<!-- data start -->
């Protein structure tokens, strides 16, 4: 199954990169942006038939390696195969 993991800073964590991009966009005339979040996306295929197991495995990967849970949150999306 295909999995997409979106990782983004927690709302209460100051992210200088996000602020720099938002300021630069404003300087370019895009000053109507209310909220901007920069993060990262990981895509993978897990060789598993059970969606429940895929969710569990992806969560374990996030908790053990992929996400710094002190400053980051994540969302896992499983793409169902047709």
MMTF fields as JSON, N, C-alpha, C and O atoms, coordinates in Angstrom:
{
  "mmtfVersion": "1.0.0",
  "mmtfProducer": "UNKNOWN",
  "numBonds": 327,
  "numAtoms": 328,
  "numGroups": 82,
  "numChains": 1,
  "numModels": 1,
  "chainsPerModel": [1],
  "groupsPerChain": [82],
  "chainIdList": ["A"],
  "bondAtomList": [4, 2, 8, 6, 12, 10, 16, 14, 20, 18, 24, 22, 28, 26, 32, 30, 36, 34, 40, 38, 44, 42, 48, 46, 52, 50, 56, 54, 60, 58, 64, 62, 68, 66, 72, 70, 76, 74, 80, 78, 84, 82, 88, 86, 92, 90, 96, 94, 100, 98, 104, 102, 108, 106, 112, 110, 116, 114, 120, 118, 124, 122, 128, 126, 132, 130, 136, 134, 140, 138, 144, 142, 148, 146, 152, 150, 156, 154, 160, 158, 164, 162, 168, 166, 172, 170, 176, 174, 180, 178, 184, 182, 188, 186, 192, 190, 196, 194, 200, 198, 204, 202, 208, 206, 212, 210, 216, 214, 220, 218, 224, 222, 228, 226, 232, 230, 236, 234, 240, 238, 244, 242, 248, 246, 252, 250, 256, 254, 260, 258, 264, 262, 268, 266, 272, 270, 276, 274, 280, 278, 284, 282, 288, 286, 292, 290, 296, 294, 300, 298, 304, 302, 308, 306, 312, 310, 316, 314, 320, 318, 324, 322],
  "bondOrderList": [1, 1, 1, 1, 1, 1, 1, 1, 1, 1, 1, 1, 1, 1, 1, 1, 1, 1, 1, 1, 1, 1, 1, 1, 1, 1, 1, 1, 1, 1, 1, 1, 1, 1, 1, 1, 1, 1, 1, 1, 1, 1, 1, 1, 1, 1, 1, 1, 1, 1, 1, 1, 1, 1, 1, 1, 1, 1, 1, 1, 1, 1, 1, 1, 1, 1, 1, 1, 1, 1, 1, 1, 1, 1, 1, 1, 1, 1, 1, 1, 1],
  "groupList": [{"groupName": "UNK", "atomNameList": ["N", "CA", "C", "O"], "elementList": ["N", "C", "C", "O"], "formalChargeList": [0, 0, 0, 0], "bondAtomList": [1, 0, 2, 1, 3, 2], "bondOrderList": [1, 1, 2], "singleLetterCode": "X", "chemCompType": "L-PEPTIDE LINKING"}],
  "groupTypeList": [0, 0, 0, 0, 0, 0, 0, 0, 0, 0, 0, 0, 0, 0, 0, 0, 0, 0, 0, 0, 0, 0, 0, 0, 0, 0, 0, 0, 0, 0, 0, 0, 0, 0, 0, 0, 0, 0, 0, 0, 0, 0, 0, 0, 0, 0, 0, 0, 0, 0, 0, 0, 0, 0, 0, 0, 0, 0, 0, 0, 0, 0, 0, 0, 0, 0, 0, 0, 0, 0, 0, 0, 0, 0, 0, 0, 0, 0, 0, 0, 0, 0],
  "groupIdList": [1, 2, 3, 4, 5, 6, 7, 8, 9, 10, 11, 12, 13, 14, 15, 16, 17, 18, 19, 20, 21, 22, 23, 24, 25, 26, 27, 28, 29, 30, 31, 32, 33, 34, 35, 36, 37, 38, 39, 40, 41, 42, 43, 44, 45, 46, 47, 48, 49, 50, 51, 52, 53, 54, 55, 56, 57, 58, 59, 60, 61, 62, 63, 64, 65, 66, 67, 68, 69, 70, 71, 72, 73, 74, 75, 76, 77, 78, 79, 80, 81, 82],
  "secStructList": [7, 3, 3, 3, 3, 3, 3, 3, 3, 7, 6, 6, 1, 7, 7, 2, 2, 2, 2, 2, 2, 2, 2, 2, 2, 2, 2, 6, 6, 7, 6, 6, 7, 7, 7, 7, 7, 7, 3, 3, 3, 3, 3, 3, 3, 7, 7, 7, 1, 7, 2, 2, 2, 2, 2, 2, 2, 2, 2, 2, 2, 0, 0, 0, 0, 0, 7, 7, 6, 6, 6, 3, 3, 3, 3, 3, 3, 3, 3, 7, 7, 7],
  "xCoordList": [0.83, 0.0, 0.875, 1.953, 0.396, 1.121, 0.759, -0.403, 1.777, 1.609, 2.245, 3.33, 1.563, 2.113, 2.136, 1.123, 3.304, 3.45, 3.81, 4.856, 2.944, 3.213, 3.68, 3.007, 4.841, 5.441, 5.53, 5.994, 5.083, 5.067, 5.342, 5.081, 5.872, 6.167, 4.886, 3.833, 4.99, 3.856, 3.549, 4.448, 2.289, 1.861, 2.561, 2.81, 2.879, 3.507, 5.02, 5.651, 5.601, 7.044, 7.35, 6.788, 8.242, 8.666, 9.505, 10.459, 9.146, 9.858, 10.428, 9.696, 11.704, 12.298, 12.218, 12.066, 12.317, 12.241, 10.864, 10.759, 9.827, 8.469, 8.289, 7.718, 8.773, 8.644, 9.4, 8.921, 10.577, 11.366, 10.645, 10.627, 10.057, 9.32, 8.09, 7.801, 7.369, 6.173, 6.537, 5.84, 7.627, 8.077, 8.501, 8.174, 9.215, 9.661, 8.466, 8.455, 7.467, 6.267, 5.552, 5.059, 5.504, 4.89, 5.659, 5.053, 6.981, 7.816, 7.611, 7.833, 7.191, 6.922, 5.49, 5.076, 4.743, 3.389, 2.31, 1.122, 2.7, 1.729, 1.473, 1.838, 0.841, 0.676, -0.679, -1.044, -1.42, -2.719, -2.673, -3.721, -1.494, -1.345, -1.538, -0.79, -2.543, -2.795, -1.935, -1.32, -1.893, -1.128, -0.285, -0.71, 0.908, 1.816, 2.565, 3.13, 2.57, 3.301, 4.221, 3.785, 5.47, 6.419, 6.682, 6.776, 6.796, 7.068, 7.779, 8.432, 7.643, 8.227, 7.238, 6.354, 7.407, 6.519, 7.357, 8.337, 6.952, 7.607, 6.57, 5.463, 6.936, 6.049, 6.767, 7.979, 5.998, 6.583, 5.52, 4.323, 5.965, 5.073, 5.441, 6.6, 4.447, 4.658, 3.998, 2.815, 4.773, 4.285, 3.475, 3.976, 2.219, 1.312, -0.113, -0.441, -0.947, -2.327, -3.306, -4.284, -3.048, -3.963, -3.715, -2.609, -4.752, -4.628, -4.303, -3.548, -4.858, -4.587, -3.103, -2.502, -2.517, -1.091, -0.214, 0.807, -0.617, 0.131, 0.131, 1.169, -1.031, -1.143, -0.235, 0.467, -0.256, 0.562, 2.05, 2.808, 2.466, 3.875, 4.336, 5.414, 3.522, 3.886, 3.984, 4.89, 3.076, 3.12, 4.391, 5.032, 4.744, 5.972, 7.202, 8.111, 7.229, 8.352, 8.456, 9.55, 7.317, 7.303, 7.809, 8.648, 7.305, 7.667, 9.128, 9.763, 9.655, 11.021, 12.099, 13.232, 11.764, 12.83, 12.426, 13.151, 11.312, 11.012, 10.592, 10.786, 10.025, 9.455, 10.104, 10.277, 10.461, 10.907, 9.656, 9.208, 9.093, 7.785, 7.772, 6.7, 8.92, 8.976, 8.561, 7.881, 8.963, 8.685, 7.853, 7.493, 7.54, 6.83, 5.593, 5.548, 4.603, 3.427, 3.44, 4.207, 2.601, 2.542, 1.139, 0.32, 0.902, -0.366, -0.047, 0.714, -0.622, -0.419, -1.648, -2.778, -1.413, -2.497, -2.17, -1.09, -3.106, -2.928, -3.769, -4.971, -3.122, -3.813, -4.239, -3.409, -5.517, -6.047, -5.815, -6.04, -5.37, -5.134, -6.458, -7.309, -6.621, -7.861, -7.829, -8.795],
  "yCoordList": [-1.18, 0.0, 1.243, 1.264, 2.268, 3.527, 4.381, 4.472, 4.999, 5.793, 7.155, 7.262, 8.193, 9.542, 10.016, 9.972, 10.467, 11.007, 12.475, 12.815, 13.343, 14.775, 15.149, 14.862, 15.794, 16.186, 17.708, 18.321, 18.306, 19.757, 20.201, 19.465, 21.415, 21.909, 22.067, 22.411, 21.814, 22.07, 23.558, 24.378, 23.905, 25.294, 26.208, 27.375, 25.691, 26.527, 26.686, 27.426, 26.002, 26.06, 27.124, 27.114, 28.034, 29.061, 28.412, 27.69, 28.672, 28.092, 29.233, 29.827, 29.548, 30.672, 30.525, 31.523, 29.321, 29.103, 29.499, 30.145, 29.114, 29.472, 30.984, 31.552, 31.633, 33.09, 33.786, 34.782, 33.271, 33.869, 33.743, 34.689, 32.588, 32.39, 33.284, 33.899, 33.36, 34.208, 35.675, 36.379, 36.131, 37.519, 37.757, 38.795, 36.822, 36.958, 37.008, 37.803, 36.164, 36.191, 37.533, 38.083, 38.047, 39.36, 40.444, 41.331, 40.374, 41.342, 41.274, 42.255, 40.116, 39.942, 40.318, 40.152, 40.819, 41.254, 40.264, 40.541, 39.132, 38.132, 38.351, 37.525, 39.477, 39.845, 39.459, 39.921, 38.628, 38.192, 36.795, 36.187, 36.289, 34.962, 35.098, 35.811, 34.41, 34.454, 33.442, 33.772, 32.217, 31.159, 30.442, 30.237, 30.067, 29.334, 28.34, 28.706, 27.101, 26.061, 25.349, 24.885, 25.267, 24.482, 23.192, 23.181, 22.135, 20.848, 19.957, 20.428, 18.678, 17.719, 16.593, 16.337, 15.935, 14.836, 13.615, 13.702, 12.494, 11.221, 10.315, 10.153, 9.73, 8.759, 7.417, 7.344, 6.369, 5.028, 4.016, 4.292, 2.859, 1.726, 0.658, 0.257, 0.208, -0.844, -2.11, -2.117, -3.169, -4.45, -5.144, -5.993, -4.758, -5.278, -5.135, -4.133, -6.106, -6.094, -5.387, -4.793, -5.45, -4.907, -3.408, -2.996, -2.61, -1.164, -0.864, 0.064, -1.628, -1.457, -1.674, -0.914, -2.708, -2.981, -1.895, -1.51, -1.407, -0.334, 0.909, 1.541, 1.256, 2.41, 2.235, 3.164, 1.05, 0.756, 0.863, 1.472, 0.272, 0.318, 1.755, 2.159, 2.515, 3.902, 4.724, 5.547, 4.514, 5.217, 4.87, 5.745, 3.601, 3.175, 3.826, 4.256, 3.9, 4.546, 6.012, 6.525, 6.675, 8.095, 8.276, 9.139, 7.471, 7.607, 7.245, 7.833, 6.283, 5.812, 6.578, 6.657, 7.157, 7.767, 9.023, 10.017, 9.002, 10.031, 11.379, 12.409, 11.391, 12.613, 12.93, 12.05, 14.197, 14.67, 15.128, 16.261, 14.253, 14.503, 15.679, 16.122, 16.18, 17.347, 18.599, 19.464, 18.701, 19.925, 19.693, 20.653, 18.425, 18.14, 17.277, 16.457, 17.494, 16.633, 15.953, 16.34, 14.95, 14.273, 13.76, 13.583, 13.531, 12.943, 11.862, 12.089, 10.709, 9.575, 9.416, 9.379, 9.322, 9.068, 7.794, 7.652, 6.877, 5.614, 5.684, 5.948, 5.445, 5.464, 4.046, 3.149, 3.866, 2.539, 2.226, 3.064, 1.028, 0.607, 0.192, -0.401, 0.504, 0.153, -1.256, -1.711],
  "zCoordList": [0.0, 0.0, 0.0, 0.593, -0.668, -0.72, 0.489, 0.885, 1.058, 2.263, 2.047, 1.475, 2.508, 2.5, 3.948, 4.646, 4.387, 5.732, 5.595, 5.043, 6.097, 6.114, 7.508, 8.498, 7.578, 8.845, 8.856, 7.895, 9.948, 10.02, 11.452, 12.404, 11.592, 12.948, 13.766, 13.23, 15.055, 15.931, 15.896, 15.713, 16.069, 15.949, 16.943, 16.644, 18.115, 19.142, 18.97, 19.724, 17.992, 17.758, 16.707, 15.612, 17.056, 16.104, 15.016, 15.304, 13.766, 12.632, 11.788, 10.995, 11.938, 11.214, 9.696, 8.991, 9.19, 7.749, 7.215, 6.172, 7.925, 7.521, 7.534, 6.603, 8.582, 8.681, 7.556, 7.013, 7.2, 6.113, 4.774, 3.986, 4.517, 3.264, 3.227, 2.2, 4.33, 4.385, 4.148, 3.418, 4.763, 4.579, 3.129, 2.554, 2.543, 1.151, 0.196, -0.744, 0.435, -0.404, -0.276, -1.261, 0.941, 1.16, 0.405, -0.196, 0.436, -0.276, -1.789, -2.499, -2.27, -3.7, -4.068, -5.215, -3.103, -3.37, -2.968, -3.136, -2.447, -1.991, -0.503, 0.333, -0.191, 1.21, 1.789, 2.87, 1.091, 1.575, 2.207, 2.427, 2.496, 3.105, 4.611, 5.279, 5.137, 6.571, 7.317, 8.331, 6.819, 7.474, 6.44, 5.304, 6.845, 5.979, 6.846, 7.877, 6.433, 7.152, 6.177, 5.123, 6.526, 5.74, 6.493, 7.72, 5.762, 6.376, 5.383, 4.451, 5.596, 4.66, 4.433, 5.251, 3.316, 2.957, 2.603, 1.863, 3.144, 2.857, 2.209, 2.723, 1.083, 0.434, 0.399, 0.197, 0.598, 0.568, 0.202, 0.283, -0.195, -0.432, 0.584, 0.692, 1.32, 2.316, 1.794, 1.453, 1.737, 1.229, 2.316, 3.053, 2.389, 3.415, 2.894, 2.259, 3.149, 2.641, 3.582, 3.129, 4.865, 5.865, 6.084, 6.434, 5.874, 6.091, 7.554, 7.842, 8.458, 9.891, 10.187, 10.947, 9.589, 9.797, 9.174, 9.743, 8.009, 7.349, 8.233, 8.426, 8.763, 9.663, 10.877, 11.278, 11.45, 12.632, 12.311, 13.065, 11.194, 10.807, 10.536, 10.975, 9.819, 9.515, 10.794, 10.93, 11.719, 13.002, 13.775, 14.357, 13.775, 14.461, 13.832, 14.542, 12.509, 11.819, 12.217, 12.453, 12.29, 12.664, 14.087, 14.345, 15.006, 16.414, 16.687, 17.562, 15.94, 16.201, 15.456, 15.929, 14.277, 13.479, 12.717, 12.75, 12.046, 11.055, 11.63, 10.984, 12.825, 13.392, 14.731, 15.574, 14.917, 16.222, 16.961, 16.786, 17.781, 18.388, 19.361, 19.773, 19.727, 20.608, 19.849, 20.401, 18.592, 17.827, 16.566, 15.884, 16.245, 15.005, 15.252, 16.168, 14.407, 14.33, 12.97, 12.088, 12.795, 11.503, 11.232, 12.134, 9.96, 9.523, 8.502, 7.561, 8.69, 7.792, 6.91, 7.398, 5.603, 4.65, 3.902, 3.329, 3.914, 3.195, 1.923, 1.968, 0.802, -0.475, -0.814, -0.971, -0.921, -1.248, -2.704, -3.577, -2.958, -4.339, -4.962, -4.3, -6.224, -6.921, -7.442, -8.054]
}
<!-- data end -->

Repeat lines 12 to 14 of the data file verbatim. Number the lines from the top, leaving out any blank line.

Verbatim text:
  "groupsPerChain": [82],
  "chainIdList": ["A"],
  "bondAtomList": [4, 2, 8, 6, 12, 10, 16, 14, 20, 18, 24, 22, 28, 26, 32, 30, 36, 34, 40, 38, 44, 42, 48, 46, 52, 50, 56, 54, 60, 58, 64, 62, 68, 66, 72, 70, 76, 74, 80, 78, 84, 82, 88, 86, 92, 90, 96, 94, 100, 98, 104, 102, 108, 106, 112, 110, 116, 114, 120, 118, 124, 122, 128, 126, 132, 130, 136, 134, 140, 138, 144, 142, 148, 146, 152, 150, 156, 154, 160, 158, 164, 162, 168, 166, 172, 170, 176, 174, 180, 178, 184, 182, 188, 186, 192, 190, 196, 194, 200, 198, 204, 202, 208, 206, 212, 210, 216, 214, 220, 218, 224, 222, 228, 226, 232, 230, 236, 234, 240, 238, 244, 242, 248, 246, 252, 250, 256, 254, 260, 258, 264, 262, 268, 266, 272, 270, 276, 274, 280, 278, 284, 282, 288, 286, 292, 290, 296, 294, 300, 298, 304, 302, 308, 306, 312, 310, 316, 314, 320, 318, 324, 322],